Despite renewed attention, most of the existing work in this area has focused on the policies and practices of single industries that negatively impacts health . While there are a few important exceptions [7, 12,13,14,15], limited studies have sought to systematically synthesize existing evidence across these three industries. In fact, to our knowledge only one framework has been developed to illustrate how corporations in general influence public health . Existing studies that focused on more than one industry usually also highlight the similarities across these industries . Further, researchers have highlighted the need to continue studying the various aspects of CDoH as drivers of ill-health and power .
In light of these gaps, the primary aims of this study are to answer the questions: 1) Is there an emergent taxonomy of strategies used by the tobacco, alcohol and sugar-sweetened beverage (SSB) industries to expand corporate autonomy? 2) How are these strategies similar and how are they different? By exploring patterns of corporate behavior, this research helps explain the social basis of corporate autonomy.
A scoping review was carried out under the guidance of a framework developed by Arksey and O’Malley (2005) ; this approach was selected as we aimed to answer broad questions. The scoping review included the following steps: 1) identify the research question, 2) identify relevant studies, 3) study selection, 4) chart the data, 5) collate, summarize and report the results. A study team involving members with expertise in tobacco, alcohol and SSB was assembled.
The scoping review was guided by the following question (step one ), 1) Is there an emergent taxonomy of strategies used by the tobacco, alcohol and SSB industries to expand corporate autonomy? 2) How are these strategies similar and how are they different? For the purpose of this study, the industry is defined as multinational/transnational corporations involved in the production, distribution and marketing of tobacco, alcohol and/or SSB, as well as those supported by these corporations to maximize sales of their products. We define strategies broadly as corporate practices aimed at promoting corporate autonomy- a driver of ill-health; the term corporate practices is “the business and political activities of corporations. These practices result from companies’ decisions about the production, pricing, distribution, and promotion of their products and from their political efforts to create an environment favorable for their businesses (p. 87)” .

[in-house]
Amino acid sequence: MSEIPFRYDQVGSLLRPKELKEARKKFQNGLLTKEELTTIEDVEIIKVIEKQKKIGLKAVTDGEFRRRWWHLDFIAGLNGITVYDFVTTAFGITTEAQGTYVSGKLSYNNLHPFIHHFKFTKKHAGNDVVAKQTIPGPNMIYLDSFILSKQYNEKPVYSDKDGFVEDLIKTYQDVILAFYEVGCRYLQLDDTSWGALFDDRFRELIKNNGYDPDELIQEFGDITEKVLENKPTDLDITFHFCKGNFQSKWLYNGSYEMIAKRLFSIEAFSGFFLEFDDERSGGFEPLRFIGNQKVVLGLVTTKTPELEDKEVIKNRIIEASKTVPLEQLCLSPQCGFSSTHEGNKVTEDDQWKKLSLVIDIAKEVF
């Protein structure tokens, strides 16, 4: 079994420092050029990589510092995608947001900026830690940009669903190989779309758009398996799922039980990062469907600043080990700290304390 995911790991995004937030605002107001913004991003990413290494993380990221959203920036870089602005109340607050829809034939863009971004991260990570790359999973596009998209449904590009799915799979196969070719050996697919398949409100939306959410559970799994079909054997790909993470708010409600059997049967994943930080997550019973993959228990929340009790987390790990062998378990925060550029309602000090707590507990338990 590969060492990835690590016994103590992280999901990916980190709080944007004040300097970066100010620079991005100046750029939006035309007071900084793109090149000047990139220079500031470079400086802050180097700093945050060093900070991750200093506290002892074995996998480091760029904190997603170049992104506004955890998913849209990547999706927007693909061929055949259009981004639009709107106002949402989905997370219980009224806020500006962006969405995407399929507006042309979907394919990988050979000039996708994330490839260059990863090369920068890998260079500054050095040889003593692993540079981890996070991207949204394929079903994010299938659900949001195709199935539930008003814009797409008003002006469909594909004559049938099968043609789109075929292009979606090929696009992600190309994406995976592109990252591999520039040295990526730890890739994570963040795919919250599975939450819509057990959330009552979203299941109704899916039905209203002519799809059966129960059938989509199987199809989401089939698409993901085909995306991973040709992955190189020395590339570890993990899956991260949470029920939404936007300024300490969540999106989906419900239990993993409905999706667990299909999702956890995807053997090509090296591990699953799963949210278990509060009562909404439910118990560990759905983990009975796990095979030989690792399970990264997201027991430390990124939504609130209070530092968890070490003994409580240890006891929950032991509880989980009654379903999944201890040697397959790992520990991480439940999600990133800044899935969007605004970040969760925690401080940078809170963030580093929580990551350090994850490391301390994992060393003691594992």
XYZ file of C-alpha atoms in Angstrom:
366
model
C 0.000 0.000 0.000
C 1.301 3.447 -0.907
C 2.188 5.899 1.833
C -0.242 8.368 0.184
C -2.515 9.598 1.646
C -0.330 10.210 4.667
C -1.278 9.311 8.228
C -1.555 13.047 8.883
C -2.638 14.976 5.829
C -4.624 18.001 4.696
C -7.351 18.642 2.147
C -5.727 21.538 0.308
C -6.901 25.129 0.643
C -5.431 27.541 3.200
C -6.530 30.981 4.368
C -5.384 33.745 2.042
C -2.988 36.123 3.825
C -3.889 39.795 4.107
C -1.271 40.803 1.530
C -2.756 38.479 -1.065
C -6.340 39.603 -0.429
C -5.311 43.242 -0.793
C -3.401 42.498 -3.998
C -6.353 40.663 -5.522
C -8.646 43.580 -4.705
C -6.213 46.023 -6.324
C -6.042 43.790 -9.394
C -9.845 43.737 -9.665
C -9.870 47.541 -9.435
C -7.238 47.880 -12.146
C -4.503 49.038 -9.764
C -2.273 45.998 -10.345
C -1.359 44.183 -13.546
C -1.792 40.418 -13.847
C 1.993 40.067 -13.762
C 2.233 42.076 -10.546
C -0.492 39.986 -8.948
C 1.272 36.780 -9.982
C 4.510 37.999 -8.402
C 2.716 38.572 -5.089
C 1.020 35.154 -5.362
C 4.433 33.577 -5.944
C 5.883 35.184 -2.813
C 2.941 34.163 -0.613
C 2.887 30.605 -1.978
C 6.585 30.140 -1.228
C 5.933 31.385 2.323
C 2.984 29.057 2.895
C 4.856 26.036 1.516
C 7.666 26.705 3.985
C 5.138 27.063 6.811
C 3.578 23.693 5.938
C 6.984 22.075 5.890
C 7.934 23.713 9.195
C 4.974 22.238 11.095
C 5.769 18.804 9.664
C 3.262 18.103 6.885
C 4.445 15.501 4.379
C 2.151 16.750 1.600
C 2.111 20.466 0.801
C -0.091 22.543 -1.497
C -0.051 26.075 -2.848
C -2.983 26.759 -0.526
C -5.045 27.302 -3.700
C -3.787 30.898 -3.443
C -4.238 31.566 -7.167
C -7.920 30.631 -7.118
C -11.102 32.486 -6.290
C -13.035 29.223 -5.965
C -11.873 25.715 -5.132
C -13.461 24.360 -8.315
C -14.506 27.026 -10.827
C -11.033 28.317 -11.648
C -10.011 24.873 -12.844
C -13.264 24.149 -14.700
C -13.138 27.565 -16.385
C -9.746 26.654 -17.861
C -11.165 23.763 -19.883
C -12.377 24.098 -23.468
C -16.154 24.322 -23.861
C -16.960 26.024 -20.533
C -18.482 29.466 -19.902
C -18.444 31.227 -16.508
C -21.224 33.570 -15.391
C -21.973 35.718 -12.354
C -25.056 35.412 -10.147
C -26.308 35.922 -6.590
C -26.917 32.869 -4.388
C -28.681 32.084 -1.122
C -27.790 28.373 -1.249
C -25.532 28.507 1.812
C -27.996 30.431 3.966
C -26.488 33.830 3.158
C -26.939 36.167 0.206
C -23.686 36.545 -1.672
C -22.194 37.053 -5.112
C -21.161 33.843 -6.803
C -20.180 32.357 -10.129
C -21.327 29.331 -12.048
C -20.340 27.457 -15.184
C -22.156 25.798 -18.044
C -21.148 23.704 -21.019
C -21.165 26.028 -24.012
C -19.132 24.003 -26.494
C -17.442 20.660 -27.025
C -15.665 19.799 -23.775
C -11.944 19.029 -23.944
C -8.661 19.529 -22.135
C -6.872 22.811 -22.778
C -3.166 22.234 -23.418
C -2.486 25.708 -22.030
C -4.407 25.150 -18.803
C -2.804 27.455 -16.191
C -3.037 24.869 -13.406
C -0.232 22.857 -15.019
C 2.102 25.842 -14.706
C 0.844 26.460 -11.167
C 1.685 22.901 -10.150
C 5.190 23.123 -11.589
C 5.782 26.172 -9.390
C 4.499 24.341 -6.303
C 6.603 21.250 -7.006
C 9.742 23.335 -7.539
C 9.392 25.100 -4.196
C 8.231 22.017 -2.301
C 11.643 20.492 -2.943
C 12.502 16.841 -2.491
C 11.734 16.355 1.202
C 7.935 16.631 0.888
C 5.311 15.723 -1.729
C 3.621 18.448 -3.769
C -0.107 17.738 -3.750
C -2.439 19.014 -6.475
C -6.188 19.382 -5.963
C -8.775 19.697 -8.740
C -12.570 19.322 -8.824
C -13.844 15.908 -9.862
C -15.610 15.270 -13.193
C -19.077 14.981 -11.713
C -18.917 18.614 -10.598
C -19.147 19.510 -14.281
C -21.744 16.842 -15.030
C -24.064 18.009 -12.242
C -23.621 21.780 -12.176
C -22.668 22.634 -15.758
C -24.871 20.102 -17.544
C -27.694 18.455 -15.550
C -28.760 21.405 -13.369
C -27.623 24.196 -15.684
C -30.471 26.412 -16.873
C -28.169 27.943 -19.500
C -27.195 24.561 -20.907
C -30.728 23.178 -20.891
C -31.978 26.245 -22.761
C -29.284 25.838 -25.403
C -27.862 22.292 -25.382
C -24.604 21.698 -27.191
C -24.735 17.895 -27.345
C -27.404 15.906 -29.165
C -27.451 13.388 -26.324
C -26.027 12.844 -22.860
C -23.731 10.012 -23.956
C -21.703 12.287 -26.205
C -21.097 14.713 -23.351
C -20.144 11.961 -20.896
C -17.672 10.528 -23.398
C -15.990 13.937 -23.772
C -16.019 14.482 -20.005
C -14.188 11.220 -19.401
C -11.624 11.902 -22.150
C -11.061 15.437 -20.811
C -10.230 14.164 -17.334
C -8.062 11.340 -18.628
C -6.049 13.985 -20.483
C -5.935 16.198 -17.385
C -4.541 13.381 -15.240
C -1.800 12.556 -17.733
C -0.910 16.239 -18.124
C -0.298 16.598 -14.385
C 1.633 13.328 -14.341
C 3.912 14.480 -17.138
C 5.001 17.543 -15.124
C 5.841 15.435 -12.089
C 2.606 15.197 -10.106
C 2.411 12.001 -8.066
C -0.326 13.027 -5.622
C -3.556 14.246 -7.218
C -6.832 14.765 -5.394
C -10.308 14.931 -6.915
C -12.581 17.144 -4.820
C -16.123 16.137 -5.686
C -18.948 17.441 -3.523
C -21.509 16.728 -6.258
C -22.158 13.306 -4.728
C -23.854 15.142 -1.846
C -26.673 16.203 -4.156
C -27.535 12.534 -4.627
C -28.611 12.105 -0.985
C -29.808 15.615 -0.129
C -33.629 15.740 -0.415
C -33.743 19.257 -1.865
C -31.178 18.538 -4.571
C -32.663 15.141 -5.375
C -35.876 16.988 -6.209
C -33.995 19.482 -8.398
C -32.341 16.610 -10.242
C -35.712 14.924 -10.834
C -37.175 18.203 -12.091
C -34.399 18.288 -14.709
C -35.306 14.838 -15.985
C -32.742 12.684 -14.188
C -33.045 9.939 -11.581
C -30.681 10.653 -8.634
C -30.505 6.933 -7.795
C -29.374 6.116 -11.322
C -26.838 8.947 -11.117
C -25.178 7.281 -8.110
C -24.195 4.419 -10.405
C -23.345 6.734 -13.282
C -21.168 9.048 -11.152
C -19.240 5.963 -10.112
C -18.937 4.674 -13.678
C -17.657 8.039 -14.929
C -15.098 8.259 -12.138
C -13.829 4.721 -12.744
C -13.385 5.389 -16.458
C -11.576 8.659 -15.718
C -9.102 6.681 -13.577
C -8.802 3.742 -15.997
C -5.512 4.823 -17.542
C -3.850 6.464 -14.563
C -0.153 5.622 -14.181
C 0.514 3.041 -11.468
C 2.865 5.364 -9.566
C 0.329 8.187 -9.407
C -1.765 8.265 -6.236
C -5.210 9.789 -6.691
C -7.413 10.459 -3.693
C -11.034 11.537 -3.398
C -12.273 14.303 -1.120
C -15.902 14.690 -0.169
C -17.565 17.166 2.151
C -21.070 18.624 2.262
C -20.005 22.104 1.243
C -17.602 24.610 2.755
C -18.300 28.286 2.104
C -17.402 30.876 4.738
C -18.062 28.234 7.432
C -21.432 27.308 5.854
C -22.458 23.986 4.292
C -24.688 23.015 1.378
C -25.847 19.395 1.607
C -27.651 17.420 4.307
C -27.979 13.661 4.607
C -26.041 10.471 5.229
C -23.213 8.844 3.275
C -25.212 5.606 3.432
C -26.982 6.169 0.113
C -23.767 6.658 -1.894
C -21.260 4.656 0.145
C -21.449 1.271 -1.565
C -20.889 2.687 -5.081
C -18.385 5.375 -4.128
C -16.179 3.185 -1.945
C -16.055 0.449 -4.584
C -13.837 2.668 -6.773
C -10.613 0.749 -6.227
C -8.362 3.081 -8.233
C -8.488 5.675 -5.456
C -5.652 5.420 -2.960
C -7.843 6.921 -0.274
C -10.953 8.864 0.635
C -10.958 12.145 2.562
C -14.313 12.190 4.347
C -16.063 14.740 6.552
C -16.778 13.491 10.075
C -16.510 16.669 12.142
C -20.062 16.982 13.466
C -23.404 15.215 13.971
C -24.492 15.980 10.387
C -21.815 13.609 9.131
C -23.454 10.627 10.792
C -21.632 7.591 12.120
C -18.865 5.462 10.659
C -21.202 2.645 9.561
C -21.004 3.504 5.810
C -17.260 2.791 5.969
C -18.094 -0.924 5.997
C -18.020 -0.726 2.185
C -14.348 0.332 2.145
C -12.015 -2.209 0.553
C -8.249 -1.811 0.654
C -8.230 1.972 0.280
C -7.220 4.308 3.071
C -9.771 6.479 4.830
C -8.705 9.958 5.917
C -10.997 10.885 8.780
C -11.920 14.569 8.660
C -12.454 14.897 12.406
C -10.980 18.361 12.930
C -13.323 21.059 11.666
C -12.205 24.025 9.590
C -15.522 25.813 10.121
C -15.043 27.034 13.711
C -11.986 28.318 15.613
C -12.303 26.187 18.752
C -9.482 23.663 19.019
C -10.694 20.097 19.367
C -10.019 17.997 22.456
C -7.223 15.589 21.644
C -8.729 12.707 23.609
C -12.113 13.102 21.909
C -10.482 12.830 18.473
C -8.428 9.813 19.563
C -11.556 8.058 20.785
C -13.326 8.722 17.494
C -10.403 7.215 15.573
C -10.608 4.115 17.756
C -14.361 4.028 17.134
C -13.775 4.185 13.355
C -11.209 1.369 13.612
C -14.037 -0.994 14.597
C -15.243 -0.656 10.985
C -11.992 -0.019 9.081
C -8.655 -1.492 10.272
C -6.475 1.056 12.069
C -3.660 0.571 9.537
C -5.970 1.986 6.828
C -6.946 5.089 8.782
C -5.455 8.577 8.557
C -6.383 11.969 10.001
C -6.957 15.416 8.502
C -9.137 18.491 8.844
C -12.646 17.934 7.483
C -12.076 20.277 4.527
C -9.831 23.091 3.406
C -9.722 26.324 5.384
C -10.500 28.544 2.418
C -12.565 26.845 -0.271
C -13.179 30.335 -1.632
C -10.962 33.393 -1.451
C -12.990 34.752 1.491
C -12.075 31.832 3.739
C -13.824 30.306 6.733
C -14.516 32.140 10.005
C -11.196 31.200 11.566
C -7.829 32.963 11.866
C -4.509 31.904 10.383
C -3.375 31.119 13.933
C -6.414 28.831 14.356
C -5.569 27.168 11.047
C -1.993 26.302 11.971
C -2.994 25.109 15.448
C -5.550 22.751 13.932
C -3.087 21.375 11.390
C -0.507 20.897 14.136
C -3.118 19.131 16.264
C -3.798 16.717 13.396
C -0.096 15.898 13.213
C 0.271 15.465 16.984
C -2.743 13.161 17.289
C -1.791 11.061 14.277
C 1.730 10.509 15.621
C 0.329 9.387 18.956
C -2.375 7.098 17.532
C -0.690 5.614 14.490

In consultation with a university librarian, C.W. organized our search terms around 4 concepts – (1) tobacco/alcohol/sugar-sweetened beverage, 2) corporation, 3) tactics, and 4) methodology: review/qualitative synthesis. For databases with indexing (e.g. Pubmed, Embase), the librarian advised the addition of additional relevant terms from the indexing list. Table 1 illustrates an example of our search strategy.
C.W. carried out the search in six different databases (PubMed, Scopus, Embase, Web of Science, Business Source Ulimate, and EconLit) in June 2021. Covidence (https://www.covidence.org/home) was used to manage study selection and evaluation. A total of 10,198 articles were identified, of which, 3962 articles were duplicates and removed. All articles were first screened based on title and abstract by C.W., C.H., and M.M based on the following inclusion criteria:
Be published in peer-reviewed journals from 1984 to June 2021;
Be published in English;
Be a review article aimed at synthesizing existing evidence from at least one of the three industries. Under the guidance of the typology of reviews developed by Grant & Booth’s , reviews were included if the authors indicated a systematic approach in their peer-reviewed literature searches (e.g. systematic reviews, scoping reviews, realist reviews, qualitative evidence synthesis, etc.). We also included realist and rapid reviews that were not mentioned in Grant & Booth’s article; and
Discussed the strategies used by tobacco, alcohol, or SSB multinational/transnational industries (note: if the article discussed food and beverage industry, we read them in full, and included these manuscripts if they mentioned SSB industry specifically).
If inclusion criteria were met, articles were forwarded to full-text review (n = 858) (step 2 ). Articles were excluded if they were 1) not published in peer-reviewed journals, 2) were not published in English, 3) did not use a systematic approach to their literature search, 4) did not contain peer reviewed literature in their review, and 5) did not discuss the strategies used by at least one of the three multinational/transnational industries. Questions regarding inclusion were discussed among M.M., C.W., F.A., and C.H. during regular meetings. Fifty-nine articles were retained for extraction, analysis, and categorization (step 3 ). See Fig. 1 for an overview of the review process.